Current opinion on Clubhouse by Dirk Frank

Dear colleagues, friends and business partners out there. I’m sure it’s well-intentioned, but thank you very much, I’ll stay out. I admit that two or three weeks ago I was briefly gripped by FOMO, the much-quoted fear of missing out on something. Despite a slight touch of corona fatigue, you still feel a little important and significant and then you actually don’t get access to this “shop”! God, what a thrill that would have been for me as a youngster. A hip club in Frankfurt, the bouncer looks you up and down, diagnoses you as a “Landkind” (country kid) and you can’t have a hot dancefloor evening! It’s quite possible that fear-of-missing-out was one of the driving forces behind my decision to set up camp in Frankfurt for a few years. Just so that I could later walk past the “Line” with a relaxed grin on my face.

But before you start hoping that I’m engaging in a public psychoanalysis, let’s get back to the actual topic: they did come, the clubhouse invites. But in the meantime, it was as if you had wanted something for Christmas weeks ago from your loved ones and had decided in the meantime that the object of your desire was not such a great idea after all. It just doesn’t work that way. As market researchers, we are on the front line when it comes to the best possible implementation of the GDPR to protect the privacy of our respondents. I live in a country where there were fierce arguments about the best possible data protection in the programming of the Corona app and the same people who were ranting at the pub that they don’t install this app because they don’t want to be part of “Big-Brother-is-watching-you” are now cavorting on Clubhouse after all the contacts on their smartphones are read and end up in the USA? At least on my mobile phone, private and business contacts are in harmony in the address database, I would also contribute the emergency number of the ADAC to the Clubhouse shadow profiles (a real thigh-slapper, by the way), but also a lot of business contacts.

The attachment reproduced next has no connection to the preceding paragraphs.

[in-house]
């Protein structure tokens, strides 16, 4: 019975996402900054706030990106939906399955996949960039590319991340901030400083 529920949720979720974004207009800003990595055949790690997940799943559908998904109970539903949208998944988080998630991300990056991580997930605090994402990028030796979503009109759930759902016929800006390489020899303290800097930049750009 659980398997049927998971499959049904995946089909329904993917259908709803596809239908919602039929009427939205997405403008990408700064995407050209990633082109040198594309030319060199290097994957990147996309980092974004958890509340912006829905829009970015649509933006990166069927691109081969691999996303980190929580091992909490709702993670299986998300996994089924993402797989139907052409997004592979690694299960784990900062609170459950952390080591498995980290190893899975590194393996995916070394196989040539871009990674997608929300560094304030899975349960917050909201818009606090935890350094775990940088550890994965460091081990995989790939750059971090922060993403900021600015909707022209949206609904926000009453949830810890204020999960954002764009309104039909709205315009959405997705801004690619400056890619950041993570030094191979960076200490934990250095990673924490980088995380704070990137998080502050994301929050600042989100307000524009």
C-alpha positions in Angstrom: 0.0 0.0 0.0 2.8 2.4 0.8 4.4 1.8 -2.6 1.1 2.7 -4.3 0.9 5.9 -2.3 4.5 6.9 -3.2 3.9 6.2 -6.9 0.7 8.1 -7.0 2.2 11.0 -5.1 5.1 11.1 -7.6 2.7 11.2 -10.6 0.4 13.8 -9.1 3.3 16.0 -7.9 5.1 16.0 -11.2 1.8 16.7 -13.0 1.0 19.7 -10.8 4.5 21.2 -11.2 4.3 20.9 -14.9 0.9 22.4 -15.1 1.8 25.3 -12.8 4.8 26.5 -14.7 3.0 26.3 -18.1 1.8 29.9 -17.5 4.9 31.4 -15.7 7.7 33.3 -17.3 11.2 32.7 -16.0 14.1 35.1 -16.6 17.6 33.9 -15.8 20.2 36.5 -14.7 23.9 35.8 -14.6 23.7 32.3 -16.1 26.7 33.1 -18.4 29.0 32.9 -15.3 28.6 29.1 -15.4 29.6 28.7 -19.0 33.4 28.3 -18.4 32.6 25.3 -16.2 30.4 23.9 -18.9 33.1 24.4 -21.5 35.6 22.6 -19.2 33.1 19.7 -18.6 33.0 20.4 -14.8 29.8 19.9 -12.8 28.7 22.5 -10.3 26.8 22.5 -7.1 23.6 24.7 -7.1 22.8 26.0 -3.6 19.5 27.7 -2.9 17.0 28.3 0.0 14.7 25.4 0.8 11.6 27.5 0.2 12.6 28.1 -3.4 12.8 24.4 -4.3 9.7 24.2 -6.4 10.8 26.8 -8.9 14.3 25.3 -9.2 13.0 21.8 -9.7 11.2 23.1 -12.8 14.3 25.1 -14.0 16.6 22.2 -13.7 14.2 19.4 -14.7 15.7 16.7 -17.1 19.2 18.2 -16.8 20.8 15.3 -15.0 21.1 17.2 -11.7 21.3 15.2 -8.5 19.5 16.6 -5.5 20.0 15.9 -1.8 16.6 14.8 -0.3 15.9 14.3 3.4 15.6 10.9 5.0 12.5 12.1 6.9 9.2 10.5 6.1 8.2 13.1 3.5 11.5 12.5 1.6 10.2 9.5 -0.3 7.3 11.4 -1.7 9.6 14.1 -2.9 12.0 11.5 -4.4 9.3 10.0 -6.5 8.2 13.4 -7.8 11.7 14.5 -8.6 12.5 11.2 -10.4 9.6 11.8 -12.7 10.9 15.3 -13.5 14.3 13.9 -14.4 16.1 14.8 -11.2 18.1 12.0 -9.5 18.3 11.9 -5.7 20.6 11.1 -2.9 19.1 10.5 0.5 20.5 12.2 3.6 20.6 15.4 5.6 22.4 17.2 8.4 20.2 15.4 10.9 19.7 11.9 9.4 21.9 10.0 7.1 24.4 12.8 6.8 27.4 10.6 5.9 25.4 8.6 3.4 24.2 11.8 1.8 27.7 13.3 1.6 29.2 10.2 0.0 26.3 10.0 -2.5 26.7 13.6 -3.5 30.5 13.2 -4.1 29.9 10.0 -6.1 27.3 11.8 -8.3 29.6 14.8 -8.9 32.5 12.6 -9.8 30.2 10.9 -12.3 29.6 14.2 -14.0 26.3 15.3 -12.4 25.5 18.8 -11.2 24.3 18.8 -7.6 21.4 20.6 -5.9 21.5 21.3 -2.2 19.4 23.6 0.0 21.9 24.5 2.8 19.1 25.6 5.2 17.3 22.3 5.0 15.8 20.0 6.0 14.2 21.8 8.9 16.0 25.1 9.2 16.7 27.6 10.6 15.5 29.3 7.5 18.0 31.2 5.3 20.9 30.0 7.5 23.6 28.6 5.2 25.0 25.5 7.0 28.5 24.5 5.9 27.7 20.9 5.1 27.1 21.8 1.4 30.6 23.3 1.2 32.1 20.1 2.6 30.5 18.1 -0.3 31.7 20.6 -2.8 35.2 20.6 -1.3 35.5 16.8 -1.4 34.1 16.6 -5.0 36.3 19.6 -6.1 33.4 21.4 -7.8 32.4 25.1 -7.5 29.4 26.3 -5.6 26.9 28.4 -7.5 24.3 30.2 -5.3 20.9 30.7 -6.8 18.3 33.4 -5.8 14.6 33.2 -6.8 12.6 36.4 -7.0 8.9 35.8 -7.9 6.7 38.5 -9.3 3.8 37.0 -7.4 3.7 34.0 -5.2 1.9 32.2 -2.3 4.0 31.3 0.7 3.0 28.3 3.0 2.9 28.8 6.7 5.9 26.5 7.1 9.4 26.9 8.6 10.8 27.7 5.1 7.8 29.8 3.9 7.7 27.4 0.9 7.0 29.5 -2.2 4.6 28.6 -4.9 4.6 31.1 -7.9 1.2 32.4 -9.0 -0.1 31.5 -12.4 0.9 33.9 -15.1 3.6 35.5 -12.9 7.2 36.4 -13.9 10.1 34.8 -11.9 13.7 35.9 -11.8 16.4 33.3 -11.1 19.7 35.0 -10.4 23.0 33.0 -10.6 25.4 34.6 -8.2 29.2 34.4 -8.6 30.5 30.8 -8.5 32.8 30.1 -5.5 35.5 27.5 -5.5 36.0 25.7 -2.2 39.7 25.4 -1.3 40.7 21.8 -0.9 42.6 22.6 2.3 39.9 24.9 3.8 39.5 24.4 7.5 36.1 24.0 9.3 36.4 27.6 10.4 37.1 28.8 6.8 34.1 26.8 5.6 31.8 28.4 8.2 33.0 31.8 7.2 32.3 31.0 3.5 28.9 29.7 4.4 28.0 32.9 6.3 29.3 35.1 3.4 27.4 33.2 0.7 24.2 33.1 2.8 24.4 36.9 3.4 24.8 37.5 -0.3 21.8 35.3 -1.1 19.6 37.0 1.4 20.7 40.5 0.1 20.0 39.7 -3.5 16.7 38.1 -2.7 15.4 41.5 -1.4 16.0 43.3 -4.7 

The first consumer protection agencies have already issued warnings, but it remains to be seen whether they care over there on the other side of the pond. Europe is proving to be a toothless tiger, even when it comes to the adequate taxation of Silicon Valley in this country, and the company behind Clubhouse is currently valued at over 800 million dollars, after only 100 million dollars just a few months ago. So, it seems that once again the “market decides”. And yes, even if you can block the sharing of contacts when you sign up, I wouldn’t want to fuel such a machinery that doesn’t even care about basics like German-language terms and conditions. And whether you have to be there live when seasoned prime ministers make a complete fool of themselves is beyond the realm of amusement.

So, Clubhouse do your homework, the idea has potential and then just invite me back later.

By Dirk Frank